'American medicine is at a tipping point,' say Mayo Clinic, AMA researchers

Some specialties saw a 20-percentage-point jump in three years

Physician burnout increased by nearly 10 percentage points in three years—prompting concerns about physician health and patient safety, according to a new report from Mayo Clinic and the American Medical Association published in Mayo Clinic Proceedings.

The researchers surveyed almost 7,000 physicians about their burnout rates, depression levels, thoughts of suicide, and satisfaction with work, and compared the data with surveys from 2011. They found that 54% of respondents in 2014 had at least one symptom of burnout—a nine percentage point increase from 2011, even though work hours had not increased overall.

Jarring statistics prompt renewed concerns about doctors' mental health

"Burnout manifests as emotional exhaustion, loss of meaning in work, and feelings of ineffectiveness," lead researcher Tait Shanafelt said in a statement. "What we found is that more physicians in almost every specialty are feeling this way and that's not good for them, their families, the medical profession, or patients."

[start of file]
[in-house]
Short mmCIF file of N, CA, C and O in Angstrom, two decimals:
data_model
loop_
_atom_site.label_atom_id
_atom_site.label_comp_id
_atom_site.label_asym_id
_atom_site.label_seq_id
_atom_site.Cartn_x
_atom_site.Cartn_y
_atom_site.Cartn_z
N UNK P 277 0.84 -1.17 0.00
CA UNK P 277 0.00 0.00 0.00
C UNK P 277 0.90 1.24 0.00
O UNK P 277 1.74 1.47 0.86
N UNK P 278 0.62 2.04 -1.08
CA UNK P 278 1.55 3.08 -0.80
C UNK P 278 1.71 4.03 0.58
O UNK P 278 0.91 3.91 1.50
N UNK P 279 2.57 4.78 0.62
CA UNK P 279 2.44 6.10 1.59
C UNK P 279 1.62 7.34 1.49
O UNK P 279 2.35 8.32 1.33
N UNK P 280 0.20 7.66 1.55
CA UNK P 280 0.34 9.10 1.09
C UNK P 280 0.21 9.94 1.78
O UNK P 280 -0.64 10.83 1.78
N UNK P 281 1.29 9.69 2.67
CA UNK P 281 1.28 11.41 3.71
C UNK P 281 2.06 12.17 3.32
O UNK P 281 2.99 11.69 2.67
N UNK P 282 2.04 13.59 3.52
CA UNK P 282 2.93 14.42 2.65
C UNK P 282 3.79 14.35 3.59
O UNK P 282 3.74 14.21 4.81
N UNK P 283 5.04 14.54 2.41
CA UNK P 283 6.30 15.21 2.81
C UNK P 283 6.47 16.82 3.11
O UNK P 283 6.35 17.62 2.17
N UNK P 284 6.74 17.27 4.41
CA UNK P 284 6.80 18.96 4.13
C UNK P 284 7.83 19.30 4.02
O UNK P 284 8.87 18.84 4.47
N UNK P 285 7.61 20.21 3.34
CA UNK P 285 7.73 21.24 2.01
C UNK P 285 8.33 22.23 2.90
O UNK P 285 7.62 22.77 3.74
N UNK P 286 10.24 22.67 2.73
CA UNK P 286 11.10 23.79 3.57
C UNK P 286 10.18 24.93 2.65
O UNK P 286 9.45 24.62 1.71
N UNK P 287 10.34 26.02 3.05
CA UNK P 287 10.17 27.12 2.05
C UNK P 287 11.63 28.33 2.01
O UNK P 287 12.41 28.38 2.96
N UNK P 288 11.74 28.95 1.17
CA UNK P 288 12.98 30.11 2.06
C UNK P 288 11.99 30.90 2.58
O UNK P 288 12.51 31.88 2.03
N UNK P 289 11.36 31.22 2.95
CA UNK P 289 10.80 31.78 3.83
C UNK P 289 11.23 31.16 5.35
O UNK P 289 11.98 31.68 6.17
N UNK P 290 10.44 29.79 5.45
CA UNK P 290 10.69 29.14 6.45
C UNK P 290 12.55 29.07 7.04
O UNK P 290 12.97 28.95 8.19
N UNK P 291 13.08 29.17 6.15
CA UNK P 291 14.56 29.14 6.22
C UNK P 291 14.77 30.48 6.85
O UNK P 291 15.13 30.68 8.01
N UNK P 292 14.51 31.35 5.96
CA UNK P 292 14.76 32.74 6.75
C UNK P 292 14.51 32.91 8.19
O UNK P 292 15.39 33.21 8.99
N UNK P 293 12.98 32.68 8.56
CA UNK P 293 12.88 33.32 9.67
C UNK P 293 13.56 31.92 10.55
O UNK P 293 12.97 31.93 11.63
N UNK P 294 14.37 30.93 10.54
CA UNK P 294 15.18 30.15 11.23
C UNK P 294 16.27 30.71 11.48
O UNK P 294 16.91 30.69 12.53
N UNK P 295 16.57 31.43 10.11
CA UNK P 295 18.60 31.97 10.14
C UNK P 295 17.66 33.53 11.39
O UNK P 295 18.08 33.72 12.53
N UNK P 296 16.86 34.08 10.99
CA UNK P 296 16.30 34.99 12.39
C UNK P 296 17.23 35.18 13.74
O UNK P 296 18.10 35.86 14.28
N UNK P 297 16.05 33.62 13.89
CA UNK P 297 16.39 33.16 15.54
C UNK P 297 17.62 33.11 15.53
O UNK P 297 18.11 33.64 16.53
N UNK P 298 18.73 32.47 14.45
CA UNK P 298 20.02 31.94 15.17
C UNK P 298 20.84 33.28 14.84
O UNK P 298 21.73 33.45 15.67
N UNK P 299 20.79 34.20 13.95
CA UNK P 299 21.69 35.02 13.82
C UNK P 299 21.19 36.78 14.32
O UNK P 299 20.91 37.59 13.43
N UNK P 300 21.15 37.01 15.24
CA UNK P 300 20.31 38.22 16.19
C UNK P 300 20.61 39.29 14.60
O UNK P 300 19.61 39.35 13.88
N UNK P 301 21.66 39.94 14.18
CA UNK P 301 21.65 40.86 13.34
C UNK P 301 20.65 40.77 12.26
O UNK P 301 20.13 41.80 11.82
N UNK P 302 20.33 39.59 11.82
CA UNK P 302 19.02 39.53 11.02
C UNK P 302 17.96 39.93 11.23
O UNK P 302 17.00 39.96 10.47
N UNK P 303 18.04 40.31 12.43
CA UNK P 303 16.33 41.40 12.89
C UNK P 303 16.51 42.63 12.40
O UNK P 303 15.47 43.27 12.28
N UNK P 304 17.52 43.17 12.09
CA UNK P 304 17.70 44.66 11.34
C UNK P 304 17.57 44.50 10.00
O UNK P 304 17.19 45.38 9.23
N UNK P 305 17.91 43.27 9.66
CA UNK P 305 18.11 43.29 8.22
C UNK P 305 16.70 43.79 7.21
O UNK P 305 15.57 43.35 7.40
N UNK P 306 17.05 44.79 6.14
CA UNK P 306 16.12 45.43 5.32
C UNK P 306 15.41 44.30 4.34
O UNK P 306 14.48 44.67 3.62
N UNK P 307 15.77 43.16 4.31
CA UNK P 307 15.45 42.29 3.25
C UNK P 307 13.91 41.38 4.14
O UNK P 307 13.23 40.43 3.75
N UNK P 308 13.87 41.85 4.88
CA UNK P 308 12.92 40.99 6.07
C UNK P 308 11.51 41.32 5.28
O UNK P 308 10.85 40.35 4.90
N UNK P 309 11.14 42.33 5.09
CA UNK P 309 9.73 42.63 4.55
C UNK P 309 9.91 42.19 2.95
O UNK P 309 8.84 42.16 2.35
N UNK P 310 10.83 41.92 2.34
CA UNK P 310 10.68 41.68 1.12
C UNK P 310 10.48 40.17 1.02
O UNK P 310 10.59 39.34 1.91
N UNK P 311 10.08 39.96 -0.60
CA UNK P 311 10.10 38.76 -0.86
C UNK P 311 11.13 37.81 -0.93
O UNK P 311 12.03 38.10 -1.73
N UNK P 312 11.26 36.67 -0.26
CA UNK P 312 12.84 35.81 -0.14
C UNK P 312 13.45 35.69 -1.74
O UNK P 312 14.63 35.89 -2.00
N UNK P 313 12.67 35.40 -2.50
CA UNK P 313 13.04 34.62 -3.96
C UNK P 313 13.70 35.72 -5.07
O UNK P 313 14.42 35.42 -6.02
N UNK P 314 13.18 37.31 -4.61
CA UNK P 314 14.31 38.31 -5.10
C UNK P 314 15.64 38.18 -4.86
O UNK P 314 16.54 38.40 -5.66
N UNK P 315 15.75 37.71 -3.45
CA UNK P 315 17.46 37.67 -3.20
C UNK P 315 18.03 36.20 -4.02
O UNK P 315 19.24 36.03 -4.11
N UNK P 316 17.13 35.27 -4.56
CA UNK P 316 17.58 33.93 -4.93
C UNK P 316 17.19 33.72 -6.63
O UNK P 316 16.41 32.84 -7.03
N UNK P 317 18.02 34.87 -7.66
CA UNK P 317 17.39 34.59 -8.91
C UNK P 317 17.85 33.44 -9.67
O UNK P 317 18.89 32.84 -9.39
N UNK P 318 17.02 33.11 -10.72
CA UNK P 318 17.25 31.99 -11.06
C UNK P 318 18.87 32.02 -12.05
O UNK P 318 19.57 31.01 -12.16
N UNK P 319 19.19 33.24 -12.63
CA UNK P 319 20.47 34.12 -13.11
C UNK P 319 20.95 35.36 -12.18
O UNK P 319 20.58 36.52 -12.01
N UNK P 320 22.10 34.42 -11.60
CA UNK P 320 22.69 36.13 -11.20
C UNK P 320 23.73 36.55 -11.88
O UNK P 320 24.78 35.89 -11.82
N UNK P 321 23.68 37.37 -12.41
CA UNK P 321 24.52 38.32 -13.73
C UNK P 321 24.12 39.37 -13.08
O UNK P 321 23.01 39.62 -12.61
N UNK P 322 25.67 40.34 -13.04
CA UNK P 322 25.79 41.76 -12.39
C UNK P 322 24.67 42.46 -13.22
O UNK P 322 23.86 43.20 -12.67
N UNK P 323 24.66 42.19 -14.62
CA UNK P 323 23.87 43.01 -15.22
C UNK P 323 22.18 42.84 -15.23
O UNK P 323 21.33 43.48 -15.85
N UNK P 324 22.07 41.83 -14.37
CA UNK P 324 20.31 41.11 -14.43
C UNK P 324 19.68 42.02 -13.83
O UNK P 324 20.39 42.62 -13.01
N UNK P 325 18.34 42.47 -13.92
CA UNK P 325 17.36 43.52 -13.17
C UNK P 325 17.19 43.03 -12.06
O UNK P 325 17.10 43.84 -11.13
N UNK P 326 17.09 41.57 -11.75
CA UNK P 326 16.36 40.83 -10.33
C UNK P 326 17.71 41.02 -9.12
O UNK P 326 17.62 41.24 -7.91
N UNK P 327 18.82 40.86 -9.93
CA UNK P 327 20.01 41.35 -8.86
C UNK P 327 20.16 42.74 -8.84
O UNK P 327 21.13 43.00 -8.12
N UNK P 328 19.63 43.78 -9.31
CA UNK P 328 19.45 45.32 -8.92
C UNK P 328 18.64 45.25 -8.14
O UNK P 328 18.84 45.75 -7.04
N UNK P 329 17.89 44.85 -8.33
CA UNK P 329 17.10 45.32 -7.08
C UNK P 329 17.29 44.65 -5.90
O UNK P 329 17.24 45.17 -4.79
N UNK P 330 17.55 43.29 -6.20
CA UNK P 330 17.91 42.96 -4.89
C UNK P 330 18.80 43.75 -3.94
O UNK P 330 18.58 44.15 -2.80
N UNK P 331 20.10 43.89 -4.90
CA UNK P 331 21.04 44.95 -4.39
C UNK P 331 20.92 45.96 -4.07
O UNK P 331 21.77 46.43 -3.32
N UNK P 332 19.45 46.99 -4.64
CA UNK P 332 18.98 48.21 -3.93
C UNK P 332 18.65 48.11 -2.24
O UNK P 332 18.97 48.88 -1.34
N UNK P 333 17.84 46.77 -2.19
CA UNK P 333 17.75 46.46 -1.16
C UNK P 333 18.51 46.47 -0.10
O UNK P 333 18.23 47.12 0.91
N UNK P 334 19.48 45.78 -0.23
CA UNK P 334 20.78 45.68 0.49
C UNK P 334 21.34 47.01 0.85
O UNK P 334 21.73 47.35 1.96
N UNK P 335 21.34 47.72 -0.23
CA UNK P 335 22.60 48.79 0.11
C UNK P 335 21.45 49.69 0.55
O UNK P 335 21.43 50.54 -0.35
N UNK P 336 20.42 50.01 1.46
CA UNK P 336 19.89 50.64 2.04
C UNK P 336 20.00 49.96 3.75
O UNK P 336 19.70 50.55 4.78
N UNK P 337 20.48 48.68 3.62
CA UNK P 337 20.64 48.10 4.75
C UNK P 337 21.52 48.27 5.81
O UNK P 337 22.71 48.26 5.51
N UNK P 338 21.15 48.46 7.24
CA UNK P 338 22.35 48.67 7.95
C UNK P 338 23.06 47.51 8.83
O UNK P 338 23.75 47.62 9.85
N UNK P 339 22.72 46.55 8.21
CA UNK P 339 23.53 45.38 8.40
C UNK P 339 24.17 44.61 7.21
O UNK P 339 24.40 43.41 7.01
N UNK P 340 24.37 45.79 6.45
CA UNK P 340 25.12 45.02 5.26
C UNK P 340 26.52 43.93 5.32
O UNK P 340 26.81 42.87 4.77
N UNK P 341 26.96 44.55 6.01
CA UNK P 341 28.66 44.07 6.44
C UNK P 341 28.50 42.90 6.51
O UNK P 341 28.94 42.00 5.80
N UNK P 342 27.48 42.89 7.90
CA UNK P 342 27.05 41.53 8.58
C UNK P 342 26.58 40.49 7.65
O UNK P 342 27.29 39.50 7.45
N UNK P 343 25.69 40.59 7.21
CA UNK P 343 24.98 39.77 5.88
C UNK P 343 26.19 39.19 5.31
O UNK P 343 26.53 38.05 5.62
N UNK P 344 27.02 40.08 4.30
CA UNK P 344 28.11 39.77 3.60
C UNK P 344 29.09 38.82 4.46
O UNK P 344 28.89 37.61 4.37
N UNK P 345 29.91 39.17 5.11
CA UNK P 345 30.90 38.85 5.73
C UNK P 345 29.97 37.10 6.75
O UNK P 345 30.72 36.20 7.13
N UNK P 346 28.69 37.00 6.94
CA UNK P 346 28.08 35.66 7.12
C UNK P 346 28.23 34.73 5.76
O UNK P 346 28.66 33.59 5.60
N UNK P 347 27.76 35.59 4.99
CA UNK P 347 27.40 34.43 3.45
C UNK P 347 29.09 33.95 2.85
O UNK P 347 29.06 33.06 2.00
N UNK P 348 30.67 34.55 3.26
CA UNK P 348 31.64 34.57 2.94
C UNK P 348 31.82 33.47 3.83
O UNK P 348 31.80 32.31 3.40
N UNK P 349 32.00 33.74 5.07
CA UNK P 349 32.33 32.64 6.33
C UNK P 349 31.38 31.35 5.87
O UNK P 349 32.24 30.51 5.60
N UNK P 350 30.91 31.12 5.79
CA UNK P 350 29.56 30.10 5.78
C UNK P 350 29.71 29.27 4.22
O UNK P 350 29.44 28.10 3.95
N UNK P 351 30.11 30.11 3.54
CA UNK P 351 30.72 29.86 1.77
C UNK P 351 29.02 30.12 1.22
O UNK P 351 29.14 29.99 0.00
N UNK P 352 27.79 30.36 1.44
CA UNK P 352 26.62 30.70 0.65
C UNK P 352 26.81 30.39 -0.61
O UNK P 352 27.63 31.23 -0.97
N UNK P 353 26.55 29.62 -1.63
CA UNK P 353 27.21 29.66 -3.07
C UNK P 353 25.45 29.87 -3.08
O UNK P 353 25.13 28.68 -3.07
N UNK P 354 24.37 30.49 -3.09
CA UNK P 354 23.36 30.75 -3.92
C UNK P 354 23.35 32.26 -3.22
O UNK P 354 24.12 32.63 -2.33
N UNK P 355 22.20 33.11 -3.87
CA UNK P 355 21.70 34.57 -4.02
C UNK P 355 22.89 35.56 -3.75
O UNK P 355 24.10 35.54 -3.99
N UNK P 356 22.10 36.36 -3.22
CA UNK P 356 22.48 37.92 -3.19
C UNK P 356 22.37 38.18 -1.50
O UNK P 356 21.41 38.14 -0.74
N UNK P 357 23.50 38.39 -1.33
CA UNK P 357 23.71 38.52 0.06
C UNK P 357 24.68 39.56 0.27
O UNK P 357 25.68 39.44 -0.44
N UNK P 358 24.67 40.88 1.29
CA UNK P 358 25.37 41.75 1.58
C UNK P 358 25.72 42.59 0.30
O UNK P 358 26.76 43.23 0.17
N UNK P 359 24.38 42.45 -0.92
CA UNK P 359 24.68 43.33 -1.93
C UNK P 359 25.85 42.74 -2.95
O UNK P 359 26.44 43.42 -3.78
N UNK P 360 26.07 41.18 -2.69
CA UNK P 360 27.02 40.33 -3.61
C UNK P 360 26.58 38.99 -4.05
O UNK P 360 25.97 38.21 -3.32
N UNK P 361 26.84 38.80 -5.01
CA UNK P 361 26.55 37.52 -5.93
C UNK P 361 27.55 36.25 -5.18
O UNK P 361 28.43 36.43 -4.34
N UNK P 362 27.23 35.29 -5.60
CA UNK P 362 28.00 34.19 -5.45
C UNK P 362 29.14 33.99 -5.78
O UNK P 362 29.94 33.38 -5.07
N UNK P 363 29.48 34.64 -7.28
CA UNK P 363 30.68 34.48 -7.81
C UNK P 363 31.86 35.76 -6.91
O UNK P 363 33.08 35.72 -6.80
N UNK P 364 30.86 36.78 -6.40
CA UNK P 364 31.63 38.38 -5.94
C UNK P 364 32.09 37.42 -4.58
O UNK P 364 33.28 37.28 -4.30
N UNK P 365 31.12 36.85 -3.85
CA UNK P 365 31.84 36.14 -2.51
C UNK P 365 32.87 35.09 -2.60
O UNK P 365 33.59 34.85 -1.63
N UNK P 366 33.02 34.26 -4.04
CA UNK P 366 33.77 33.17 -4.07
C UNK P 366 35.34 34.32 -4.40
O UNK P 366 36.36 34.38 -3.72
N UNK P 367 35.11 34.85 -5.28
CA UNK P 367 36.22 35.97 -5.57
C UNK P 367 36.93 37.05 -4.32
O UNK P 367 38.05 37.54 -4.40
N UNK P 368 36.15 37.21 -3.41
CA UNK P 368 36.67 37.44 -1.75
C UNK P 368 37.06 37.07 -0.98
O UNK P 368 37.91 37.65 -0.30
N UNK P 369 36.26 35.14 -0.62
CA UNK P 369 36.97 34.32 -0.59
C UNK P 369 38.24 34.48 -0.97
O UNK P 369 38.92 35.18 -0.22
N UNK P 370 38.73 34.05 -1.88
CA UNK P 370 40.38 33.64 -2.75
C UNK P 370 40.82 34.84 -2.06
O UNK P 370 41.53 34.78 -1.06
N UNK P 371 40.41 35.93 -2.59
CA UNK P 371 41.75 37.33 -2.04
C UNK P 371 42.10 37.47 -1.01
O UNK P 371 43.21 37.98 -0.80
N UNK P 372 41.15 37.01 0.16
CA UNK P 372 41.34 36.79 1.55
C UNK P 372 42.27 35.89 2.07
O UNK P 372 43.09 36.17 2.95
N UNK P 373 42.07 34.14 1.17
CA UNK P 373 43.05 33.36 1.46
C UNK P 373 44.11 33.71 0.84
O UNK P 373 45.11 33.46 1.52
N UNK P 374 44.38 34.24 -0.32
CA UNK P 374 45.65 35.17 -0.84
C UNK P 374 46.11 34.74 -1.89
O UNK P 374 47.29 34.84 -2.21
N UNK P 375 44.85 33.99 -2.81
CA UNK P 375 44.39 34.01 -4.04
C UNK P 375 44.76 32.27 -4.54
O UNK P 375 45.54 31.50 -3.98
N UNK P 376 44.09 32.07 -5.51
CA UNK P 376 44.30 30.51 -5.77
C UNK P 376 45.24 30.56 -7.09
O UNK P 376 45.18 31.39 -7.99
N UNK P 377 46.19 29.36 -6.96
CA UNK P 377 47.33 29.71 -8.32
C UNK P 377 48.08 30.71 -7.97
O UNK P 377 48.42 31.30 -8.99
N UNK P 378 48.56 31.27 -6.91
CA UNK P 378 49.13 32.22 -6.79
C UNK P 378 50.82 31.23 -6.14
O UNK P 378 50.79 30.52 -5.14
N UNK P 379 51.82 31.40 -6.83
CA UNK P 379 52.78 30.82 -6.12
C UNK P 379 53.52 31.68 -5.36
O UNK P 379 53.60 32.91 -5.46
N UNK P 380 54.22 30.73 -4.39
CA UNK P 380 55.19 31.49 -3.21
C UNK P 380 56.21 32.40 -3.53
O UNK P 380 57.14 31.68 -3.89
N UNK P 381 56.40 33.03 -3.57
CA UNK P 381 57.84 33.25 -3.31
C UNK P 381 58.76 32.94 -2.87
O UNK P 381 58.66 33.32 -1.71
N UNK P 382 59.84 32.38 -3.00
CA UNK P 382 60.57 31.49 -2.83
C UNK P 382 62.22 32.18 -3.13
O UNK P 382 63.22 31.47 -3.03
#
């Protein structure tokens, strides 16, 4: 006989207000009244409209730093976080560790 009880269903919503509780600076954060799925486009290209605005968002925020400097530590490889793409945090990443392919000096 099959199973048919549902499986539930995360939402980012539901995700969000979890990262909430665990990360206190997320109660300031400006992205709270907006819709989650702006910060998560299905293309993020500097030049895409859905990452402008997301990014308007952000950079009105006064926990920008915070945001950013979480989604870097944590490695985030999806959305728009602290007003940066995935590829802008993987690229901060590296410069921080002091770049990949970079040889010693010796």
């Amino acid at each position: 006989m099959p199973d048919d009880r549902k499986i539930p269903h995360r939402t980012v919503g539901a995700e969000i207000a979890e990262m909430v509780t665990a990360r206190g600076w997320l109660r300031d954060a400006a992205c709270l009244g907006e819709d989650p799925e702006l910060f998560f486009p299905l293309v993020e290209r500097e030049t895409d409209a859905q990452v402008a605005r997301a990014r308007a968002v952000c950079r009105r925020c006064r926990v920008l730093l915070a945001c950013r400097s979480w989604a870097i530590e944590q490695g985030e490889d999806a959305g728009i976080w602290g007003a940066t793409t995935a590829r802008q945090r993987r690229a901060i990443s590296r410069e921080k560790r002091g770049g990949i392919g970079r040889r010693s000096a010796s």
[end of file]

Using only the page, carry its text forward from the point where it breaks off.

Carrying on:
Burnout rates increased across all specialties, but rates of depression and suicidal thoughts stayed fairly flat. Dermatologists reported the highest increase: 24.7 percentage points over the three years. In 2014, the highest rate of burnout was in urology, at 63.6%, while the highest rate of burnout in 2011 was family medicine, at about 51%.

According to the report, physician burnout can lead to physician turnover, poor care, and a decline in the quality of the health care system.

Can a time bank beat physician burnout? Stanford thinks so.

"If a research study identified a system-based problem that potentially decreased patient safety for 50% of medical encounters, we would swiftly move to address the problem," Shanafelt says. "That is precisely the circumstance we are in, and we need an appropriate system level response."

"American medicine is at a tipping point," he added.


According to the report, there is too great a focus on self-help solutions, such as physician self-care or resilience training. Instead, the researchers argued, the overall work environment needs to change to reduce physician burnout, including by:

Find opportunities to improve your culture

We've designed a questionnaire to help you assess your group's culture and quickly identify resources to address any gaps that may exist.


ABC Homepage

Advisory Board

Next in the Daily Briefing

The three qualities of effective health care leaders in 2015

Read now